Spam email that purports to be from your domain is not just annoying for the recipient. It can also cause other sites to have less trust in anything sent from your domain. There are several things that you can deploy to help combat this. One is DKIM, which adds a digital signature to outgoing mail. That signature proves that you sent the email. It's simple to setup in Kerio; see the links at end. The other tool is SPF, where you publish a DNS text record that says which IP addresses are allowed to send mail from your domain. This is again easy to configure.
If everyone implemented these correctly and every receiving server checked against those methods, forged email would become much more difficult. However, not only does everyone NOT use these, but those that do may make errors. For example, you may have set these up, but have remote users sending mail out using their ISP's mail servers. Those won't have a DKIM signature and they won't match your SPF record. If a receiving server checks either or both, what should they do? Should they ignore the discrepancy, treat the email as spam or reject it outright? No matter what they do, you'll never know because you get no notice of such errata.
This is where DMARC can help. What it is from your point of view is just a DNS text record. Here's mine:
_dmarc v=DMARC1; p=quarantine; rua=mailto:email@example.com;ruf=mailto:firstname.lastname@example.org;
By the way, the reports have to go to an address in your domain unless the place you want to send them publishes a special "report" record that says it is ok for you to send them there.
That record tells a server that checks DMARC that I feel anything that doesn't match SPF and DKIM should be quarantined (p=quarantine). I could have said "ignore" or "reject" instead and I will change it to reject as soon as I am sure I've identified rogue sources. I'll get back to that shortly, but for now notice that there are two "mailto" links in the record. These tell the receiving server where to send reports about mail from my domain that they process. These reports give me feedback on who is sending email saying it is from my domain. They help me determine whether I really have control or not.
For example, I use Gmail and have my "From" address set to my domain. That wouldn't match my SPF and DKIM settings. Fortunately, Gmail allows you to fix this easily, but without the reports I wouldn't necessarily know that this mail had been sent.
Not all servers implement DMARC, but many of the big names do: Google, Facebook, Microsoft, Yahoo and many more. Any mail that says it's from aplawrence.com that reaches those servers will be reported back to me in the form of an XML file. Of course the actual content is not included, but if the server supports forensic reporting (not all do), that "ruf" tag tells them where to send that data, which will include some header information:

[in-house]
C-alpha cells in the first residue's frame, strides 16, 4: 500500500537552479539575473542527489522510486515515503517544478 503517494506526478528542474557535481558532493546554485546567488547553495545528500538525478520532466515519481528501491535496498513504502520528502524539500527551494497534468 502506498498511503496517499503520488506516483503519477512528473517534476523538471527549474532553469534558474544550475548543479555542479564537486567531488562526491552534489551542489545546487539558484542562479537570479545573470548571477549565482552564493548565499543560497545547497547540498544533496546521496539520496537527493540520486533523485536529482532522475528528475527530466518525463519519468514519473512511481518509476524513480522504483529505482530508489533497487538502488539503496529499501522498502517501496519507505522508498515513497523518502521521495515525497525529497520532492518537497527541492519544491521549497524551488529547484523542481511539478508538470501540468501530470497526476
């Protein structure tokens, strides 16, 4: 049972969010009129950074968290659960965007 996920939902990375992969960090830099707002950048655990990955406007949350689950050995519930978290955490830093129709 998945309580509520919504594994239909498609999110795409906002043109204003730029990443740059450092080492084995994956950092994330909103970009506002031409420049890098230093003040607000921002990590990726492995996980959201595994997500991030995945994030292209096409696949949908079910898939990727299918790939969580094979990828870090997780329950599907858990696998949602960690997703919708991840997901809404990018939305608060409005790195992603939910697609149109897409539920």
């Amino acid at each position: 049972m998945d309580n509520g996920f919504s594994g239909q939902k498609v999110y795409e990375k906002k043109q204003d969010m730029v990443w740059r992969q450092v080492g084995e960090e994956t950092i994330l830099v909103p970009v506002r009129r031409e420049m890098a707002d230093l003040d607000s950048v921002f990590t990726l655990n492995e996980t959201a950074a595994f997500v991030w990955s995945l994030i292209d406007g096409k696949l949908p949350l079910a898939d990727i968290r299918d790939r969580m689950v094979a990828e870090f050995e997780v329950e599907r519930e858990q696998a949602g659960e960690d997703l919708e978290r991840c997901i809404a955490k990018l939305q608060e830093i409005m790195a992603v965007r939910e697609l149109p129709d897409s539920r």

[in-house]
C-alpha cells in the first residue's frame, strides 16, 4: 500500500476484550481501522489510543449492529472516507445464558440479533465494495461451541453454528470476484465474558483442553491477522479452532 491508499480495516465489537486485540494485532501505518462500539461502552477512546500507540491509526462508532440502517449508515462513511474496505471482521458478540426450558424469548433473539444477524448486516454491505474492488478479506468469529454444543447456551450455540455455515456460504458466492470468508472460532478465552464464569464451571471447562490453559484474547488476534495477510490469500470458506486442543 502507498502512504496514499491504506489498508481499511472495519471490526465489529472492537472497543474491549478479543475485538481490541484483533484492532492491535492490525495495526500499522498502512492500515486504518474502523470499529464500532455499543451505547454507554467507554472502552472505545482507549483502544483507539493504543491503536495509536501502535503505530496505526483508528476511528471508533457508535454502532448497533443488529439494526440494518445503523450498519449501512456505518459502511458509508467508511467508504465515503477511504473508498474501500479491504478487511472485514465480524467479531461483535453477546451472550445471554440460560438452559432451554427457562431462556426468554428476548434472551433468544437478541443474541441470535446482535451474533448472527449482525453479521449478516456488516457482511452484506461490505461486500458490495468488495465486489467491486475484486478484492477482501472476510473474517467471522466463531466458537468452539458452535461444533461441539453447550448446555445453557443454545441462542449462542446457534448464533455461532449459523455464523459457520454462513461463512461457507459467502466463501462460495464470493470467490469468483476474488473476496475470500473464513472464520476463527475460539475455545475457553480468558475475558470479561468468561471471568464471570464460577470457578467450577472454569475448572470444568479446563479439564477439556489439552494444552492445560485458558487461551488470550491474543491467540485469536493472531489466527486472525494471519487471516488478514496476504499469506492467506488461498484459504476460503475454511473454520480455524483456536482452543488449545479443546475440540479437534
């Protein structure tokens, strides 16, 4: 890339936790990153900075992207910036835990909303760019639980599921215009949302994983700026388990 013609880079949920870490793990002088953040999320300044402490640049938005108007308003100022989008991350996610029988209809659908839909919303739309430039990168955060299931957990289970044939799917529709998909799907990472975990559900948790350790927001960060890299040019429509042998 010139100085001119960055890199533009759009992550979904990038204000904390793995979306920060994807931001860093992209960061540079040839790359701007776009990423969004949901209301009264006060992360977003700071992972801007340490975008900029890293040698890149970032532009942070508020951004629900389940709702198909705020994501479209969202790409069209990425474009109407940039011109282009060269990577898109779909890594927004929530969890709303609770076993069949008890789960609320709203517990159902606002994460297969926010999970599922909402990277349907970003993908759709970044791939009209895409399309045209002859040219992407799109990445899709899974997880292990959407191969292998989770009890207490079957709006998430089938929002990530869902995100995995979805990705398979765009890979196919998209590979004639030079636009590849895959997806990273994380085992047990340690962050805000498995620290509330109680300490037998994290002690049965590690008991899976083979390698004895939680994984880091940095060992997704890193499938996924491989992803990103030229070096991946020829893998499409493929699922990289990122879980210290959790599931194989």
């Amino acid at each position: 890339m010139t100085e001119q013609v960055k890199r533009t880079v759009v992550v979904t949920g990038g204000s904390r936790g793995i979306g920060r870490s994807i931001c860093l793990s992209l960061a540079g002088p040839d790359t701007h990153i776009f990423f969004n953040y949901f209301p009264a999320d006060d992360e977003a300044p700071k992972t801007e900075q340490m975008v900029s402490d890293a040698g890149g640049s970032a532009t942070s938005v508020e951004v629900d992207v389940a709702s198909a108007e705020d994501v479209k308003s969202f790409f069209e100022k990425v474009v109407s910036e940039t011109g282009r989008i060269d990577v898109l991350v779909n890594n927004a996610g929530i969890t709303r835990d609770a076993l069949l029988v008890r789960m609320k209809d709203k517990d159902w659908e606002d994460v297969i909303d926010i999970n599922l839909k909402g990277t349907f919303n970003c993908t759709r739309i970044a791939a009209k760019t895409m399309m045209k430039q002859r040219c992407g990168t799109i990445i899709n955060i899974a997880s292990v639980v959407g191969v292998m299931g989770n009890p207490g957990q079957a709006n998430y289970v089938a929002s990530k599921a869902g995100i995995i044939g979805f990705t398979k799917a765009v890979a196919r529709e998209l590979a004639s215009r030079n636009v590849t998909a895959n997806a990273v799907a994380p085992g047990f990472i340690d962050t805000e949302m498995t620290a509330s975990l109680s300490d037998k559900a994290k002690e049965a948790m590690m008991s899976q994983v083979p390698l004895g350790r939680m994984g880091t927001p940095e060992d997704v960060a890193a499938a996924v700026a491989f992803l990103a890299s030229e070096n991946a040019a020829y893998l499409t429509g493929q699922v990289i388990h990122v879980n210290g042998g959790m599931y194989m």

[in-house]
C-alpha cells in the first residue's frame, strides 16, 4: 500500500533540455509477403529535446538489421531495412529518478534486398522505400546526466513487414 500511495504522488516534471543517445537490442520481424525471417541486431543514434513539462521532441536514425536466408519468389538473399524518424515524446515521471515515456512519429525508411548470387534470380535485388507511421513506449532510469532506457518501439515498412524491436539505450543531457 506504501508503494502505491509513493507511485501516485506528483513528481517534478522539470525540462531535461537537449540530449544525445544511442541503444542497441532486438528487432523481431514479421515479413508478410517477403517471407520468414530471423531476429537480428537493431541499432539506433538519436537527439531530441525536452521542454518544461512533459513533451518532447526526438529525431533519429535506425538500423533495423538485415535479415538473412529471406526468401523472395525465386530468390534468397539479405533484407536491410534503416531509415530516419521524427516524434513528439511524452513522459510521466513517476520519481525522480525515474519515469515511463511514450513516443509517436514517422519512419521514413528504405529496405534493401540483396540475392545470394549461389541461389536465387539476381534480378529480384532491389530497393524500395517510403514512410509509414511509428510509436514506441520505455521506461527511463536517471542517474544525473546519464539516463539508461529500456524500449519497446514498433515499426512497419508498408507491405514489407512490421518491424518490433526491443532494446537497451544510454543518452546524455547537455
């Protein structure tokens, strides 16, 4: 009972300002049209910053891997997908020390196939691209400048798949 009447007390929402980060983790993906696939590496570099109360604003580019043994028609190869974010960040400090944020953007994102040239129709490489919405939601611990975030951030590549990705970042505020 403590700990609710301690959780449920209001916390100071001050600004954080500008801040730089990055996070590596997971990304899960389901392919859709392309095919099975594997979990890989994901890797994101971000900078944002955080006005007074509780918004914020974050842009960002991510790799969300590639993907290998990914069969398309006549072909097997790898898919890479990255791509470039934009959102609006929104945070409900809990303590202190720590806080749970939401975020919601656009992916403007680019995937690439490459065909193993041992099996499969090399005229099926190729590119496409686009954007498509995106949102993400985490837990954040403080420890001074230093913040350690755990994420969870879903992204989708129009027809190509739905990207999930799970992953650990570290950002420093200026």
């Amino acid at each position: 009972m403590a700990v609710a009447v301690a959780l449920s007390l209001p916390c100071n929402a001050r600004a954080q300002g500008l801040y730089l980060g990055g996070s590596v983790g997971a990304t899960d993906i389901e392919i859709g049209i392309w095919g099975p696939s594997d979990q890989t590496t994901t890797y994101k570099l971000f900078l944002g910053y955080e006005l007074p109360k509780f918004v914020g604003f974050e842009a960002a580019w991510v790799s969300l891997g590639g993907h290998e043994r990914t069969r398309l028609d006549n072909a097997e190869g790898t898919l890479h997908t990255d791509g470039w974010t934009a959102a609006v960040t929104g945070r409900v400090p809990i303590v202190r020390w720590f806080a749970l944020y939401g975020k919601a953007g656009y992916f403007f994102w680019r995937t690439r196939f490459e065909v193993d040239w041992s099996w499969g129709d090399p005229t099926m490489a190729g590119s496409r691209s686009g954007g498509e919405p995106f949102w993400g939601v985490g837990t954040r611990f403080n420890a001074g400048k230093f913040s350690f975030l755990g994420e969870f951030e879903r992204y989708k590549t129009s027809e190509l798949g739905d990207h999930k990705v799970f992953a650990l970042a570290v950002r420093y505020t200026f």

Received: from vbhbgy (unknown [220.127.116.11]) by ip-10-0-1-60.localdomain (Postfix) with ESMTP id 9804D14DF5D for ; Sun, 21 Dec 2014 12:47:33 +0900 (KST) From: "oqnuyrjc" Reply-To: email@example.com To: "hanpingduan" Subject: =?GB2312?B?u9i4tDrQu9C7o6E=?= Date: Sun, 21 Dec 2014 11:48:10 +0800 X-Mailer: Microsoft Outlook Express 6.00.2800.1106 MIME-Version: 1.0 Content-Type: multipart/related; boundary="----=behmuk649_3449_144839002.173092" X-Priority: 3
The XML files are not difficult to read, but I created a free account at Dmarcian.com to do the analysis for me. I just forward the DMARC reports to an address they provide and can easily see reports like this:
The "Forwarders" section was Google before I changed Gmail to use my SMTP server.
I was curious about the Subject of those spoofed emails, so asked Google Translate:
Now that I know that I have identified all legitmate sources of mail, I can change my DMARC record to "reject". According to the DMARC faq, "quarantine" means:
DMARC does recommend that you first use "none", to give you a chance to see where your problems lie. You can also set an optional percentage of emils to filter when yo bump that to "quarantine" or "reject". This lets you implement DMARC gradually
I think so, yes. The reporting is informative and setting this up can help your email not be seen as spam. Longer term, if everyone used this, it might someday be possible to simply ignore mail that doesn't identify its source honestly and completely.
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More Articles by Anthony Lawrence © 2014-12-22 Anthony Lawrence
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